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I recently finished studying Reflections on the Life of the Spirit, the first book in a series of materials that have been developed to “assist individuals to deepen their understanding of the Baha’i teachings, and to gain the spiritual insights and practical skills they need to carry out the work of the community.” I have participated in many Ruhi study circles, but this one has been particularly life-changing for me. Our tutor, Fanya, lost her grandmother earlier this year to COVID-19, and in searching for creative ways to process her own grief, decided to invite a few other people who have lost close family members to study Ruhi Book 1 with her.
The first book in the Ruhi sequence explores what it means to be spiritual beings; the purpose of prayer; and how living a life of service can help us strengthen our spiritual capacity and grow closer to God. In retrospect, the usefulness of this book as a tool to create a supportive environment in which a group of people can move through grief in community seems obvious, but I had never heard of it being used in this way before. Our weekly study circle has been so helpful to me in my own journey through grief that it got me thinking that sharing my experience might inspire tutors in other places to consider using Ruhi Book 1 to support those who are grieving. In the spirit of finding new ways that we can utilize the Ruhi materials to build stronger communities, here are six ways that using Ruhi Book 1 to process grief has helped me:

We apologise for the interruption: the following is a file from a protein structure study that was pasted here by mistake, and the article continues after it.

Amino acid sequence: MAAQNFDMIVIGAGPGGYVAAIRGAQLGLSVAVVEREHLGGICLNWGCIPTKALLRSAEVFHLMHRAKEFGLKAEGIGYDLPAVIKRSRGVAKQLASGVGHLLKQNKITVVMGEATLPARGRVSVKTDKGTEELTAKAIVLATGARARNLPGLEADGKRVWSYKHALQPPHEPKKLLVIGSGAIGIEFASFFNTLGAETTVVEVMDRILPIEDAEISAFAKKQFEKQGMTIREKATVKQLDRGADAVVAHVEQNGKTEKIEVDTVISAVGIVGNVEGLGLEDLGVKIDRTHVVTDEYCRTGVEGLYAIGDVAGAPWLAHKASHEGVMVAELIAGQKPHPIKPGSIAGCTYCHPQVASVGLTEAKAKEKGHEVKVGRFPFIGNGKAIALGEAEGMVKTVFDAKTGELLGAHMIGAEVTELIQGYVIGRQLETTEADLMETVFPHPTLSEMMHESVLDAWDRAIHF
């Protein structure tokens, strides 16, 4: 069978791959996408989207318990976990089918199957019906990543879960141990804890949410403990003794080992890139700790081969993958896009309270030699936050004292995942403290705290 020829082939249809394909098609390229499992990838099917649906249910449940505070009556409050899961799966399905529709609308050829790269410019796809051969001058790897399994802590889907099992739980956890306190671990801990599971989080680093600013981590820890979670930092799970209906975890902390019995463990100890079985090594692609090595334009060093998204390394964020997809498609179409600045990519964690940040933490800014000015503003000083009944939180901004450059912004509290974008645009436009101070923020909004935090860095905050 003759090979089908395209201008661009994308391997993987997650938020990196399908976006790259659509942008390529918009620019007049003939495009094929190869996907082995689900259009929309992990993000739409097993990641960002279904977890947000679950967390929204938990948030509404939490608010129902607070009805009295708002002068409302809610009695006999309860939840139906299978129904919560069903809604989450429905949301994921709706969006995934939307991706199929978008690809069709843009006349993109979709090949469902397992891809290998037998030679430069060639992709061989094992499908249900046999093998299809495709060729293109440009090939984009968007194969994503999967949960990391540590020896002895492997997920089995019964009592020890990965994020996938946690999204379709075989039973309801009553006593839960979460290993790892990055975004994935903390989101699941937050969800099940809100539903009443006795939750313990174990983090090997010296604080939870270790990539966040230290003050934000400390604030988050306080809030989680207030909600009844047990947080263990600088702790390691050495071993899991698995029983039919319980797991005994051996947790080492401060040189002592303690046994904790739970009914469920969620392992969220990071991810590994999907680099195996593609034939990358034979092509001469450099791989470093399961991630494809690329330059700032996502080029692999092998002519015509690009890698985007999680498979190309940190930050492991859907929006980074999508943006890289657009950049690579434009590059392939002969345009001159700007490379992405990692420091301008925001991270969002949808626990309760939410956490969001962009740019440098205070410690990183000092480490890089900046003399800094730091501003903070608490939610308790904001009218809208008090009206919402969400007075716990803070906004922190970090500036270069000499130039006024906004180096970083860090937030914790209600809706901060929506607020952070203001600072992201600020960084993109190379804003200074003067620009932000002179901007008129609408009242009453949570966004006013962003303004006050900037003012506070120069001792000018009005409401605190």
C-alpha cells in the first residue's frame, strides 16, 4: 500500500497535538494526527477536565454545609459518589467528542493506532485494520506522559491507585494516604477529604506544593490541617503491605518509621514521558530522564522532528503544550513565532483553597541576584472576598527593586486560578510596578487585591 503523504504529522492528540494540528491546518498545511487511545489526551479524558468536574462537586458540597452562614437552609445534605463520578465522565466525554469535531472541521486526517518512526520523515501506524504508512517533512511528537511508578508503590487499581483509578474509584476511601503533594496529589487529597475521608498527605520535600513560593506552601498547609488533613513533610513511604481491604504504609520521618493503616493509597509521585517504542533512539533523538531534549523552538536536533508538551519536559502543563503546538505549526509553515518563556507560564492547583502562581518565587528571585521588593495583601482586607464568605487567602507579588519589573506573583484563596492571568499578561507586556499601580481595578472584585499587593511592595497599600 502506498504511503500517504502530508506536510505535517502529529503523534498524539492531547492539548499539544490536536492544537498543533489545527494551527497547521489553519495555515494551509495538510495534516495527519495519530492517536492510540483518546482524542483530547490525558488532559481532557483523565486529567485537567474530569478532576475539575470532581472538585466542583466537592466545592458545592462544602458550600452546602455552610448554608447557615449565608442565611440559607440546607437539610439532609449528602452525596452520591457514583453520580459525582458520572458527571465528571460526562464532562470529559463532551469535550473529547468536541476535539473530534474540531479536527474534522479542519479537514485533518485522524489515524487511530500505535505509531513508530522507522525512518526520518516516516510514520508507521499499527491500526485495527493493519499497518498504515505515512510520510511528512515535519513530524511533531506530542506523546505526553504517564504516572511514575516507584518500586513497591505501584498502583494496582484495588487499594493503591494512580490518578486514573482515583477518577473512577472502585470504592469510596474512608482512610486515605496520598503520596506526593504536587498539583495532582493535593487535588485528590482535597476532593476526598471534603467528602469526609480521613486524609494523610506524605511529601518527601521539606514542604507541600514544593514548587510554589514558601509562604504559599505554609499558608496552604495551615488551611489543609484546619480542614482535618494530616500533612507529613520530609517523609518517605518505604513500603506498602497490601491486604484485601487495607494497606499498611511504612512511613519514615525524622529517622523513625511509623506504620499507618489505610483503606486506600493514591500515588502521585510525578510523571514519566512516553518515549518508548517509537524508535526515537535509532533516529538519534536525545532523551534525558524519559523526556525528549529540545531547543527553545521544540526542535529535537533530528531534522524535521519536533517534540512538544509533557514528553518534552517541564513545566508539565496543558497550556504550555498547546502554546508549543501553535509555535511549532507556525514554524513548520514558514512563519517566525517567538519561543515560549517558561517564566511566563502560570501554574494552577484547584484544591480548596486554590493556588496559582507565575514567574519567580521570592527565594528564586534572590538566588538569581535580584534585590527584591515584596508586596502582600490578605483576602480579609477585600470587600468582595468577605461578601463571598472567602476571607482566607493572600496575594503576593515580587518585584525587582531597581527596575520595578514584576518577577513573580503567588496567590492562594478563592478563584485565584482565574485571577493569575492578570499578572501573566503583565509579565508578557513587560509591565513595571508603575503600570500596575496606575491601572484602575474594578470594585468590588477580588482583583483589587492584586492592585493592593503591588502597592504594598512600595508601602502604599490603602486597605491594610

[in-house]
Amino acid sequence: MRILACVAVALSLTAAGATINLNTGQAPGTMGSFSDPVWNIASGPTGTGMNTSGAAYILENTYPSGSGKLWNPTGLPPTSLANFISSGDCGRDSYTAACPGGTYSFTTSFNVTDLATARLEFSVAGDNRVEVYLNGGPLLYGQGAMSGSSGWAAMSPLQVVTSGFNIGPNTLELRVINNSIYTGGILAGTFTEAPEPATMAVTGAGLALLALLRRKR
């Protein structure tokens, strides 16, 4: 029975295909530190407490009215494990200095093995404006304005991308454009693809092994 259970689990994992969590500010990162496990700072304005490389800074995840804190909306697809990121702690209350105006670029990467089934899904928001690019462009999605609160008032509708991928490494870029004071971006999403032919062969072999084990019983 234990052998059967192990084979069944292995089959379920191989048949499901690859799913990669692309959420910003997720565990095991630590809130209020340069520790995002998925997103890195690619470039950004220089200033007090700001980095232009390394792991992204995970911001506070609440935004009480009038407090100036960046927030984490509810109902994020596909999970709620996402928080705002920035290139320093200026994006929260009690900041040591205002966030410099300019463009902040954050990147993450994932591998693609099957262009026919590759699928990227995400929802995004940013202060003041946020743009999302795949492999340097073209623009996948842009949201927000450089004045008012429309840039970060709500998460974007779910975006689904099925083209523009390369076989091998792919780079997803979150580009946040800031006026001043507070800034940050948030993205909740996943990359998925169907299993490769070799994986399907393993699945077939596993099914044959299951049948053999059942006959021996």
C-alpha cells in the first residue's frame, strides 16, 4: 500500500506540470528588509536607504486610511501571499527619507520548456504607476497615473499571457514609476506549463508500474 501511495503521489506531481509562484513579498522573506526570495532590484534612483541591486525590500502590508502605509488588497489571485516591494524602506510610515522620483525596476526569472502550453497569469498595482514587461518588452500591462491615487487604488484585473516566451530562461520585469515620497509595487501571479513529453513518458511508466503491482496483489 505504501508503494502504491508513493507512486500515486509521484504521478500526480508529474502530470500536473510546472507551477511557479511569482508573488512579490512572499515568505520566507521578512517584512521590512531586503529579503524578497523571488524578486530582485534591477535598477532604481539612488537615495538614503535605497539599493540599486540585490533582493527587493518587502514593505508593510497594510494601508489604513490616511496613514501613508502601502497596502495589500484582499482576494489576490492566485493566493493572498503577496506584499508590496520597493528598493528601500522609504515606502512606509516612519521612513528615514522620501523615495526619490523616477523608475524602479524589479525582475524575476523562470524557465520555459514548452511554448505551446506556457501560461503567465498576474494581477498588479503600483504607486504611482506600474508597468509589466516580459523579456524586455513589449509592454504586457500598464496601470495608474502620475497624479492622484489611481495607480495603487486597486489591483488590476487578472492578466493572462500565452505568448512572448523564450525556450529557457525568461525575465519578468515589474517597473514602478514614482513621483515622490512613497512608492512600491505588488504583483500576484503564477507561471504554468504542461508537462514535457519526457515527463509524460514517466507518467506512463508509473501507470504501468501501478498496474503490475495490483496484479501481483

I have found that the joy of being a Baha’i is that, irrespective of your age or depth of understanding in the Baha’i Writings, you are constantly challenged with new ideas. The concept of “moral beauty” threw itself at me when attending a devotional meeting centred around the theme of our attraction to beauty. Continue reading
In my work as an image coach, I’ve been reflecting a lot lately on what modesty might mean. It seems to me that societal standards are degrading, almost on a daily basis. I have witnessed how things that would have been distressing or offensive even a few years ago are now acceptable in the society in which I live – I have seen changes in the way we speak, the way we interact with others, the way we dress, and so on. Pushing limits and boundaries is understood by some to be a sign of liberation from outdated and restrictive habits and it seems that the more daring and outrageous one can be in challenging traditional conventions, the better.
While there are many traditional and cultural concepts and practices that are outworn and obsolete, there are also some that I believe need to be respected and maintained, or even elevated and appreciated in a whole new way. One of these is the concept of modesty. Continue reading
Baha’u’llah has charged us with creating unity everywhere in our lives. Sometimes, though, our inner wounds get in the way.
A very young me internalized “I don’t belong” from relatively simple experiences like being excluded from friend’s birthday parties and being sent to my room as a punishment. More deeply I internalized it was better to not belong as closely to my family after my mother almost died and her attention was focused on my younger baby brother. It seems to be a common human experience to have an inner child voice born from reacting to early challenges, especially those that involve rejection, severe criticism, or disconnection.